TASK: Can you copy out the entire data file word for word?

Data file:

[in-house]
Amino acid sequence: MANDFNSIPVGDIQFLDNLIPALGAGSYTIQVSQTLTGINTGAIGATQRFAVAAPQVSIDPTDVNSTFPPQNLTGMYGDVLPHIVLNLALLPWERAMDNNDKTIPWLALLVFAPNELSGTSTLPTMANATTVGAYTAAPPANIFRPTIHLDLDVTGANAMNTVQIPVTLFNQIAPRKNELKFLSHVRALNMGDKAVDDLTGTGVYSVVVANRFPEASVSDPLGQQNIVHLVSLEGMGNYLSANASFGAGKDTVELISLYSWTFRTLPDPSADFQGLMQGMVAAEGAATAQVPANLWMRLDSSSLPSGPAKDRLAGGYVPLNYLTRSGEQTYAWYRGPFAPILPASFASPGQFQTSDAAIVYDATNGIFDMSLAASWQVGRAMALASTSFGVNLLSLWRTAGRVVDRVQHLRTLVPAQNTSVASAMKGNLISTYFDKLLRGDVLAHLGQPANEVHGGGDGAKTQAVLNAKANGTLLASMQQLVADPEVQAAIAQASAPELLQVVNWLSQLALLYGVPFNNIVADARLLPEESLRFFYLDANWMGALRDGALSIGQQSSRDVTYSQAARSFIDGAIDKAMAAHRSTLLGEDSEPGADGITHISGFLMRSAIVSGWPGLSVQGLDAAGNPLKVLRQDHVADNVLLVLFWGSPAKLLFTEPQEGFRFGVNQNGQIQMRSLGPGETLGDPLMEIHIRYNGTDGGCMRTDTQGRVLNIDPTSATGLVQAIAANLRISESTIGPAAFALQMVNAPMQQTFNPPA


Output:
[in-house]
Amino acid sequence: MANDFNSIPVGDIQFLDNLIPALGAGSYTIQVSQTLTGINTGAIGATQRFAVAAPQVSIDPTDVNSTFPPQNLTGMYGDVLPHIVLNLALLPWERAMDNNDKTIPWLALLVFAPNELSGTSTLPTMANATTVGAYTAAPPANIFRPTIHLDLDVTGANAMNTVQIPVTLFNQIAPRKNELKFLSHVRALNMGDKAVDDLTGTGVYSVVVANRFPEASVSDPLGQQNIVHLVSLEGMGNYLSANASFGAGKDTVELISLYSWTFRTLPDPSADFQGLMQGMVAAEGAATAQVPANLWMRLDSSSLPSGPAKDRLAGGYVPLNYLTRSGEQTYAWYRGPFAPILPASFASPGQFQTSDAAIVYDATNGIFDMSLAASWQVGRAMALASTSFGVNLLSLWRTAGRVVDRVQHLRTLVPAQNTSVASAMKGNLISTYFDKLLRGDVLAHLGQPANEVHGGGDGAKTQAVLNAKANGTLLASMQQLVADPEVQAAIAQASAPELLQVVNWLSQLALLYGVPFNNIVADARLLPEESLRFFYLDANWMGALRDGALSIGQQSSRDVTYSQAARSFIDGAIDKAMAAHRSTLLGEDSEPGADGITHISGFLMRSAIVSGWPGLSVQGLDAAGNPLKVLRQDHVADNVLLVLFWGSPAKLLFTEPQEGFRFGVNQNGQIQMRSLGPGETLGDPLMEIHIRYNGTDGGCMRTDTQGRVLNIDPTSATGLVQAIAANLRISESTIGPAAFALQMVNAPMQQTFNPPA